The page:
# An Inequality with Permutations, II

### Problem

Let $a_1,a_2,\ldots,a_n$ and $b_1,b_2,\ldots,b_n$ be two monotone sequences of reals - both either nondecreasing or nonincreasing. Let $\sigma\in S_n$ be a permutation of the set $\{1,2,\ldots,n\}.$ Then,

$\displaystyle\sum_{i = 1}^{n}a_ib_{n + 1 - i}\le\sum_{i = 1}^{n}a_ib_{\sigma\left(i\right)}\le\sum_{i = 1}^{n}a_ib_i.$

### Solution

Any permutation, if not a cycle itself, is a product of non-intersecting cycles: $\sigma = \sigma_{1}\sigma_{2}\ldots\sigma_{k},$ $k\ge 1.$ For simplicity, for a permutation $\tau$ of subset $I\subset\{1,2,\ldots,n\},$ let $\displaystyle\sum_{\tau}$ stand for $\displaystyle\sum_{i\in I}a_{i}b_{\tau (i)}.$ Then, clearly,

$\displaystyle\sum_{i = 1}^{n}a_ib_{\sigma (i)}=\sum_{j=1}^{k}\sum_{\sigma _{j}}.$

With this in mind, let's proceed to prove the right inequality

(*)

$\displaystyle\sum_{i = 1}^{n}a_ib_{\sigma\left(i\right)}\le\sum_{i = 1}^{n}a_ib_i.$

by induction. For $n=1,$ there is nothing to prove. For $n=2,$ the inequality becomes

$\displaystyle a_{1}b_{\sigma (1)}+a_{2}b_{\sigma (2)}\le a_{1}b_{1}+a_{1}b_{1}.$

There are two permutations of a set of two elements, the identical one for which $\sigma (1)=1$ and $\sigma (2)=2,$ the other with $\sigma (1)=2$ and $\sigma (2)=1.$ The former case reduces to double application of the basic step $(n=1).$ In the latter case,

$a_{1}b_{2}+a_{2}b_{1}\le a_{1}b_{1}+a_{2}b_{2}$

because this is equivalent to $(a_{1}-a_{2})(b_{2}-b_{1})\le 0$ which holds from the premises of the problem.

Now, let the inequality hold $n\le m.$

Consider now a permutation $\sigma$ of the set $\{1,2,\ldots,m,m+1\}$ and two monotone sequences $\{a_{i}\}$ and $\{b_{i}\},$ both either nondecreasing or nonincreasing. If $\sigma$ is the product of more than one cycle, the required inequality holds for each of the cycles by the inductive assumption and, for their product by an earlier remark. Assume then that $\sigma$ is a cycle of length $m+1.$ This in particular means that $\sigma (1)\gt 1$ and $\sigma (m+1)\gt m+1,$ implying the existence of a $j$ such that $\sigma (j)\gt j$ and also $\sigma (j)\gt\sigma (\sigma (j)).$ For simplicity, assume $\sigma (1)=3$ and $\sigma (3)=2.$ Consider then the terms $a_{1}b_{3}+a_{3}b_{2}.$ We have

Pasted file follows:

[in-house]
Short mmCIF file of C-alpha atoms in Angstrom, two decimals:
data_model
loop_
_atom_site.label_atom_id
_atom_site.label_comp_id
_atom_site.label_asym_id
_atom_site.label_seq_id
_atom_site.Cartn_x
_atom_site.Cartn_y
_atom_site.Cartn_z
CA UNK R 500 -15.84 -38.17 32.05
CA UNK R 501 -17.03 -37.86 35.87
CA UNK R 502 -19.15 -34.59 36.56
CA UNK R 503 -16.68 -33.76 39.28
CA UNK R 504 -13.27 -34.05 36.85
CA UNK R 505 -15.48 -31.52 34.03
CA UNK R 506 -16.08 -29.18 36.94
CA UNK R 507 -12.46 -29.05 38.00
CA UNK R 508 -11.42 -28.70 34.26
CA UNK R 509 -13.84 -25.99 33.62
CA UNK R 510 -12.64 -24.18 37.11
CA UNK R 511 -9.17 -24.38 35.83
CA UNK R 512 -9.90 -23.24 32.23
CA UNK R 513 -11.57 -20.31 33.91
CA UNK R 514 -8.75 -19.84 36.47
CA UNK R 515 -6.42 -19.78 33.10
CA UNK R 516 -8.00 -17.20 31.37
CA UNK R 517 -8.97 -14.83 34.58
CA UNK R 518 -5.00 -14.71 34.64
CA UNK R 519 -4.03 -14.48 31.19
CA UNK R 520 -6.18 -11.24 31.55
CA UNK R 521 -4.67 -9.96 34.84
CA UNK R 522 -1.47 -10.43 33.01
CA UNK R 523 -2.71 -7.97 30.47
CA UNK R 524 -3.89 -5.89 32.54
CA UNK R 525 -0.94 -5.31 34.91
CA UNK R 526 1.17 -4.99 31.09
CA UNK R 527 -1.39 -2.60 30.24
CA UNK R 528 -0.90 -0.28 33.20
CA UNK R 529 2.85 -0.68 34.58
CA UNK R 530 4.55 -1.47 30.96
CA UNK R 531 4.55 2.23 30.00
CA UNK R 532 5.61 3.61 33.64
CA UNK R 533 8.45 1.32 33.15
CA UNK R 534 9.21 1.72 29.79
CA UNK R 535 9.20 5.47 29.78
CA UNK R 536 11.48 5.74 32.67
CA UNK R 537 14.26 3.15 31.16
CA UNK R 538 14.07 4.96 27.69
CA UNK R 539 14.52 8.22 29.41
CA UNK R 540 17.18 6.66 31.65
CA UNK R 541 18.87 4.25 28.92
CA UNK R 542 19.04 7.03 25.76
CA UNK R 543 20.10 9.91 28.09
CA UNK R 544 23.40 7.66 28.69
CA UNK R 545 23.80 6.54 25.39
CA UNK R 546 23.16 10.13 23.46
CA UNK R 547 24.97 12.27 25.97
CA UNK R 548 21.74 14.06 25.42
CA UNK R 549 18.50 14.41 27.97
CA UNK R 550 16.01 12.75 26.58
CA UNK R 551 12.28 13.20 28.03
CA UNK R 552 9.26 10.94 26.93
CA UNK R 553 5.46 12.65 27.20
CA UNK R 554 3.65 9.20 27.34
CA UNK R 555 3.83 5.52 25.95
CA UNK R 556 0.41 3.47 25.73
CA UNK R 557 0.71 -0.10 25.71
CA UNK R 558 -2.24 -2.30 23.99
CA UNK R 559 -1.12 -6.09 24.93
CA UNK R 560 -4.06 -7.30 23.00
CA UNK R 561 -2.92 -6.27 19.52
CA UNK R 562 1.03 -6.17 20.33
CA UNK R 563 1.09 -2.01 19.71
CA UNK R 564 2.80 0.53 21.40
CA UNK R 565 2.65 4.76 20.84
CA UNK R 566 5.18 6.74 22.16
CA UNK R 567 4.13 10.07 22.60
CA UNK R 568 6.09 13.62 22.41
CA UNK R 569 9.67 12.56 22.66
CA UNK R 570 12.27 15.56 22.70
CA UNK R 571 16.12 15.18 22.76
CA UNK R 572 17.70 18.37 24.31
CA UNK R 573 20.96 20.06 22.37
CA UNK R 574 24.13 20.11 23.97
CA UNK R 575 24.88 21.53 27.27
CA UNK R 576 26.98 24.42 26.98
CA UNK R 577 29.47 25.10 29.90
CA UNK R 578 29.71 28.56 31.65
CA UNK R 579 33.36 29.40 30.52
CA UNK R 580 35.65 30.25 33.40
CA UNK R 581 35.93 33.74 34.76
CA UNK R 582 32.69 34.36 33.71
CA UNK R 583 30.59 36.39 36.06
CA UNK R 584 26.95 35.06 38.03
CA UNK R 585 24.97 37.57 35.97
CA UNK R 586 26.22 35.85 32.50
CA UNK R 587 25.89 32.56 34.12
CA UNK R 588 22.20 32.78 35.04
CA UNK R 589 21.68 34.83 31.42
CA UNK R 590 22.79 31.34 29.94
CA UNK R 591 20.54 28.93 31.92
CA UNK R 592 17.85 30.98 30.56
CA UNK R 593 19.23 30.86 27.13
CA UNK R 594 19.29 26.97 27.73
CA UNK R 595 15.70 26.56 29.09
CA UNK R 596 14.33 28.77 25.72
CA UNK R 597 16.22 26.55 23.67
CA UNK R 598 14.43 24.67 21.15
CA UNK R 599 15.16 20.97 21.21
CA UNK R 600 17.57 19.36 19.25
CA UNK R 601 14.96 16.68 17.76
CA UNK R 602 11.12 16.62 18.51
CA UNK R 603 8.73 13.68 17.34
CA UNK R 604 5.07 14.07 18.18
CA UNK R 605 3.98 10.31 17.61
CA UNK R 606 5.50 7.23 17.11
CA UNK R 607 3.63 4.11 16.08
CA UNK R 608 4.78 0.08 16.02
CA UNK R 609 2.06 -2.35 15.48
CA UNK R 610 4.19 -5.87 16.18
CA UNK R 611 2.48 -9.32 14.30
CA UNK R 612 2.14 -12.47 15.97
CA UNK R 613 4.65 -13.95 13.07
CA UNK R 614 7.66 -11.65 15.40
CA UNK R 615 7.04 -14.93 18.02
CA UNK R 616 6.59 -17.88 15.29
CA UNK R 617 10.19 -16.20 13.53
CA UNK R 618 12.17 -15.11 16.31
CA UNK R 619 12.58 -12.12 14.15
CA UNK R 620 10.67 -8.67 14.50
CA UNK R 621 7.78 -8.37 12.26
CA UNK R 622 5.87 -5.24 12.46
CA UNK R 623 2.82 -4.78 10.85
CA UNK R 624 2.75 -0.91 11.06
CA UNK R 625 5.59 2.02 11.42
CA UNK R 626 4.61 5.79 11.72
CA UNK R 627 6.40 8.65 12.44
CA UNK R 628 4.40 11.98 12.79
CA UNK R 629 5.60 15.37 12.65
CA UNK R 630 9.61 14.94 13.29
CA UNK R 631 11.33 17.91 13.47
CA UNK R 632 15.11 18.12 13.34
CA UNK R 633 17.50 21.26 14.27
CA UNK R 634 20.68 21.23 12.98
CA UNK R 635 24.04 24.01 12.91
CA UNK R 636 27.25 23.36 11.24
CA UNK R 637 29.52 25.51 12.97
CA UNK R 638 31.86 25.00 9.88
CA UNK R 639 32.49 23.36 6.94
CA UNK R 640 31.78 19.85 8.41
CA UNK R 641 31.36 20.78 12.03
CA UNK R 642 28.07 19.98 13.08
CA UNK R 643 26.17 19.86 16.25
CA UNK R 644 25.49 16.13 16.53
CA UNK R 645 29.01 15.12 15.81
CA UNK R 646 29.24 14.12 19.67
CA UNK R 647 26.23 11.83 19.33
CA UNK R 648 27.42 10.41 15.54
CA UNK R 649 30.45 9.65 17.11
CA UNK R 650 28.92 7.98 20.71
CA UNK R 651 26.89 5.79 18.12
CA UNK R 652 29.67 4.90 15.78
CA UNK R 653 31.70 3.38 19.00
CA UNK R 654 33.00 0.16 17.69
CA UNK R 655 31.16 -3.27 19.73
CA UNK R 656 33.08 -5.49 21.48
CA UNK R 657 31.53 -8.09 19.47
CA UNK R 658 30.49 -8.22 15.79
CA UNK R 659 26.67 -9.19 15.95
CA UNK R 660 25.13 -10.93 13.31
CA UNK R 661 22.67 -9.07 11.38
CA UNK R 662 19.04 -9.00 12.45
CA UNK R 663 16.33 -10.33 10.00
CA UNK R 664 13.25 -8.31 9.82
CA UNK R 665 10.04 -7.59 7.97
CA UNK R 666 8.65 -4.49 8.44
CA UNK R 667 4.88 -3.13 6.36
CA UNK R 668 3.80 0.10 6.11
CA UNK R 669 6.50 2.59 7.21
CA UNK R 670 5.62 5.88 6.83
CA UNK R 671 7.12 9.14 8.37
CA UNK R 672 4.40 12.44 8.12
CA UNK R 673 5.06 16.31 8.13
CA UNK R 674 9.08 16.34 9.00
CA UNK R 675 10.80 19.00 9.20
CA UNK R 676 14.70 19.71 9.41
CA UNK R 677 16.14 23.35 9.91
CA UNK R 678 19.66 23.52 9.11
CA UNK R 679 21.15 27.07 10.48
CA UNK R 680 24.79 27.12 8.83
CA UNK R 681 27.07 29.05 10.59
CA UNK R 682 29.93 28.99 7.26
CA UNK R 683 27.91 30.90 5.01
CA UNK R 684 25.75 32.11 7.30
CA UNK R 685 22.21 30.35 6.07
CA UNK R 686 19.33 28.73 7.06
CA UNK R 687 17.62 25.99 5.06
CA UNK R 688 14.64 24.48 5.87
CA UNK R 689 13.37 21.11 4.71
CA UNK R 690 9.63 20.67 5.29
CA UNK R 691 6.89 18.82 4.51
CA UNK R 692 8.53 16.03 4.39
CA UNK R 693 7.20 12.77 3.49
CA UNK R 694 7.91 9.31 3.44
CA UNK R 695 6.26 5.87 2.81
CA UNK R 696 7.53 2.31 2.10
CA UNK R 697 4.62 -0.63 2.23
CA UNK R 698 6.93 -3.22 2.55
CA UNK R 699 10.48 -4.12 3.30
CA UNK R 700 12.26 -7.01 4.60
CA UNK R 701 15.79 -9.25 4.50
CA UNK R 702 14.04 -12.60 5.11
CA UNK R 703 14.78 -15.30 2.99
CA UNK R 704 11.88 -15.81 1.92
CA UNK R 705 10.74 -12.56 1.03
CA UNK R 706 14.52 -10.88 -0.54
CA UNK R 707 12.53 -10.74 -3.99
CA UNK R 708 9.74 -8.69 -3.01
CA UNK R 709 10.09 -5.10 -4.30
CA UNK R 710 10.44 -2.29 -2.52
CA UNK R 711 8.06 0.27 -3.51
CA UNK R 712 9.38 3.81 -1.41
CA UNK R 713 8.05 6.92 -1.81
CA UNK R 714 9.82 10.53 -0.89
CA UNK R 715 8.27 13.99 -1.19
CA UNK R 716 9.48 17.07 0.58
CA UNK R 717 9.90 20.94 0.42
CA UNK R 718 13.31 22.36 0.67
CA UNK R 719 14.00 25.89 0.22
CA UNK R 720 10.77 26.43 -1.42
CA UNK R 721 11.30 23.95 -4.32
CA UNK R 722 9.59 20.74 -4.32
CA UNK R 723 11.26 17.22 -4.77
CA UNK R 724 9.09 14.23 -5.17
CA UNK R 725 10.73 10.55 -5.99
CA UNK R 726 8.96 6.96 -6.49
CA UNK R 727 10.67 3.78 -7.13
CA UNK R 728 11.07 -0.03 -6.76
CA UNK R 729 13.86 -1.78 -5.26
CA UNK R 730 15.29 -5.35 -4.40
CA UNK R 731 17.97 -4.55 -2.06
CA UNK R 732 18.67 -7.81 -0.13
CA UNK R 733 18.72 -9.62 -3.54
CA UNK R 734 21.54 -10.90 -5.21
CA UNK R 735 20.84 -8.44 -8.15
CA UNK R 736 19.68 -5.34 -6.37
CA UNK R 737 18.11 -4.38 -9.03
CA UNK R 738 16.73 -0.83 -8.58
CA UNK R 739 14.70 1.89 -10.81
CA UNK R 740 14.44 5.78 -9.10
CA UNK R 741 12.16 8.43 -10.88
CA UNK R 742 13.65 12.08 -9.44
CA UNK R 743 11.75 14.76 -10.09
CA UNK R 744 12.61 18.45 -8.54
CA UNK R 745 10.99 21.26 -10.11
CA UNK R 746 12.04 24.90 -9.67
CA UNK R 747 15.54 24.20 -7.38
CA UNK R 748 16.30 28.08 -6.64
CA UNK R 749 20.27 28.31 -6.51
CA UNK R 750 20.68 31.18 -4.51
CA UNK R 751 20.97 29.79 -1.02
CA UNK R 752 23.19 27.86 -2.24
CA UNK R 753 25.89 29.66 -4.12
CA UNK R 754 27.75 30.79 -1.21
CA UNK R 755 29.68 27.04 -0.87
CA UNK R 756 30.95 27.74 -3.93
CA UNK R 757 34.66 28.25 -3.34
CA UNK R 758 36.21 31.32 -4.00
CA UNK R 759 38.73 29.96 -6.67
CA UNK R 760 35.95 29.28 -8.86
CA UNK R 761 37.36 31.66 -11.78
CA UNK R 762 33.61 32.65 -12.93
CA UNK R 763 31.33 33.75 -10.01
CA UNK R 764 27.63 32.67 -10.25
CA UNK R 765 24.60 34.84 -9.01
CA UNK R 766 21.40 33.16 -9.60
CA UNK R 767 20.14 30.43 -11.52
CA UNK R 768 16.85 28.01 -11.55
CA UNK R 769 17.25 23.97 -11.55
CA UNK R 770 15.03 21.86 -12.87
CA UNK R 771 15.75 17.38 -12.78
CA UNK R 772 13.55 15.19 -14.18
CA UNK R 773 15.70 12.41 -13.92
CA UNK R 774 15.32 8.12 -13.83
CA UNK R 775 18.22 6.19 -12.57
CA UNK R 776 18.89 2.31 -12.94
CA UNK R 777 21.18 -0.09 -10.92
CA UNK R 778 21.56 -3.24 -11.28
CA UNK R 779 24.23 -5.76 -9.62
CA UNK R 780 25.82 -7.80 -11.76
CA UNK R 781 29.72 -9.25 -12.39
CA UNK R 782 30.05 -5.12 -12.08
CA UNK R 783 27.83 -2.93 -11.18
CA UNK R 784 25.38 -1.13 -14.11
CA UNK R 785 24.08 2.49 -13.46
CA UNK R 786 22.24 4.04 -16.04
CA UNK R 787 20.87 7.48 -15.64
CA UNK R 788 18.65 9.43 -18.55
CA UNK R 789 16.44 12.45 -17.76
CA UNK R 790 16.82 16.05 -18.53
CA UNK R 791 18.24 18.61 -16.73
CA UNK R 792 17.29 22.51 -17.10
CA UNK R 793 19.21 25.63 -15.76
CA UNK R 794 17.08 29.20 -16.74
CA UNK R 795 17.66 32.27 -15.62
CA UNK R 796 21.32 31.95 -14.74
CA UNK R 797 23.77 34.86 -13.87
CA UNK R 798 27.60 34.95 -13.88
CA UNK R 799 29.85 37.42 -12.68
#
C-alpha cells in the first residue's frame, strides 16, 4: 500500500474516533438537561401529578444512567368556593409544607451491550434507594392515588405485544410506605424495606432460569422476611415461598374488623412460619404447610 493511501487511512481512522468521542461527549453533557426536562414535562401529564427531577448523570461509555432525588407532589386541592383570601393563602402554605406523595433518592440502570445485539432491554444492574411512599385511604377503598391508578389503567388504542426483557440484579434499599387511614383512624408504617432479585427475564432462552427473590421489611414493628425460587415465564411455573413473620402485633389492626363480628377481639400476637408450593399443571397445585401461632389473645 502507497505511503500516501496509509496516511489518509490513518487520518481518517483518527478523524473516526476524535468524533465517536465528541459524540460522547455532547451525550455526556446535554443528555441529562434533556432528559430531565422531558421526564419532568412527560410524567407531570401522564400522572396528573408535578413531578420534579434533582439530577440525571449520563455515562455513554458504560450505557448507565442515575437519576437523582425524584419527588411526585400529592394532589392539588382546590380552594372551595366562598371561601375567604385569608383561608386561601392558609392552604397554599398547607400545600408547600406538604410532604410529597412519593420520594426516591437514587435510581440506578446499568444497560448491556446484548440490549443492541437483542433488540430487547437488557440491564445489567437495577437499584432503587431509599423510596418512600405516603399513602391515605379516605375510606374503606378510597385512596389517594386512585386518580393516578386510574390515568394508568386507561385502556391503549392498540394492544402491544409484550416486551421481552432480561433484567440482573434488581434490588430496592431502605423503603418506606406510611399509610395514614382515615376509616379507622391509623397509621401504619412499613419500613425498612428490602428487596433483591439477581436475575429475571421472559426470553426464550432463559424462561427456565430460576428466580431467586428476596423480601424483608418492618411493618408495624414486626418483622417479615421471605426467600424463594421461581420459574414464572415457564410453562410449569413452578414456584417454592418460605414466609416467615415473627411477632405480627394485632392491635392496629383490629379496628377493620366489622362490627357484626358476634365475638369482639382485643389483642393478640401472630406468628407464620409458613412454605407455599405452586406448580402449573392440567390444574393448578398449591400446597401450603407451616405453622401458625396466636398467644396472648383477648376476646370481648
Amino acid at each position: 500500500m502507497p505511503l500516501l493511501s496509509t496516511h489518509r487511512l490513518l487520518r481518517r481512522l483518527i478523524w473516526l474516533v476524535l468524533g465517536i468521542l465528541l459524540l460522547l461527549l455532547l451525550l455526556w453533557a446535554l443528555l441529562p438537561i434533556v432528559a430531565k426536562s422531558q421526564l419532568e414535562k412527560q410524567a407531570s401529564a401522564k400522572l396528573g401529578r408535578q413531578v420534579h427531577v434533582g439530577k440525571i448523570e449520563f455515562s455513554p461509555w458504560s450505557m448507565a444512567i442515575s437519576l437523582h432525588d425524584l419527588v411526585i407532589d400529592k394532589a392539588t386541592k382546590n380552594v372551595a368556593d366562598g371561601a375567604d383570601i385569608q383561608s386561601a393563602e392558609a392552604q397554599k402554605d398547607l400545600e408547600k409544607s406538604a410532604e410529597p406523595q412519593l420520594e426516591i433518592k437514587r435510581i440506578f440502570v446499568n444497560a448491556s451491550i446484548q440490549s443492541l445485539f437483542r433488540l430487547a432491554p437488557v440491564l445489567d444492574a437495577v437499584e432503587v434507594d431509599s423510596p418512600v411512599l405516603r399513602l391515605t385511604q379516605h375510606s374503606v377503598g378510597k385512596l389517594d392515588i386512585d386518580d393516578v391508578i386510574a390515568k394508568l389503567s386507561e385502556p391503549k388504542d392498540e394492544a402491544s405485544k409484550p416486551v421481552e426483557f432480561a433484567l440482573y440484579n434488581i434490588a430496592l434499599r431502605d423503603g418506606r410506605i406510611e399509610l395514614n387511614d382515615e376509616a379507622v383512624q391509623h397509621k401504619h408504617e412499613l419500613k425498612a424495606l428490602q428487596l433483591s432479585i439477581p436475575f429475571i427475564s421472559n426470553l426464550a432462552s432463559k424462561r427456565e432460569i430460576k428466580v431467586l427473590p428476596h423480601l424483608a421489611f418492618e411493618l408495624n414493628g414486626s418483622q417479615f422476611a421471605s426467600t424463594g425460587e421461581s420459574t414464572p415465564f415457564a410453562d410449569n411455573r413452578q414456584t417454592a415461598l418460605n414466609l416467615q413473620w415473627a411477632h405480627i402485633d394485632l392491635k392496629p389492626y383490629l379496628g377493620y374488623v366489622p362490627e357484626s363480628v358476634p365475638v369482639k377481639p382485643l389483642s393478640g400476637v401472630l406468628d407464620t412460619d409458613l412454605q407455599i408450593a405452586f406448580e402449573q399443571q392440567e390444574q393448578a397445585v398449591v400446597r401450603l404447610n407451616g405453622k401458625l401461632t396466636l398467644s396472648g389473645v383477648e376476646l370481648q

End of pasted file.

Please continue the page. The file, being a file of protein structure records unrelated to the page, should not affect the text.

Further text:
$a_{1}b_{3}+a_{3}b_{2}\le a_{1}b_{2}+a_{3}b_{3}$

because the latter is equivalent to $(a_{1}-a_{3})(b_{3}-b_{2})\le 0.$ Let's define a permutation $\tau$ by $\tau (i)=\sigma (i),$ for all $i$ but $1$ and $3,$ setting $\tau (1)=2$ and $\tau (3)=3.$ (In the original terms this would mean $\tau (j)=\sigma (\sigma (j))$ and $\tau (\sigma (j))=\sigma (j).)$ So defined $\tau$ is a product of a permutation on $\{1,2,\ldots,m+1\}\setminus\{\sigma (j)\}$ and a 1-point cycle on $\{\sigma (j)\}.$ By reindexing the former we get a permutation on $\{1,2,\ldots,m\}$ for which (*) holds. Adding $a_{\sigma (j)}b_{\tau (\sigma (j))}=a_{\sigma (j)}b_{\sigma (j)}$ to both sides does not change that fact, and this proves the inductive step.

The left inequality is derived from the just proved right counterpart by replacing sequence $b_1,b_2,\ldots,b_n$ with, say, $c_{1}=-b_{n},c_{2}=-b_{n-1},\ldots,c_{n}=-b_{1},$ which is monotone in the same sence as $b_1,b_2,\ldots,b_n.$

### Acknowledgment

The problem has been posted at the Short Mathematical Idea facebook page. But the problem is not new. There is, for example, Darij Grinberg's proof from 2010.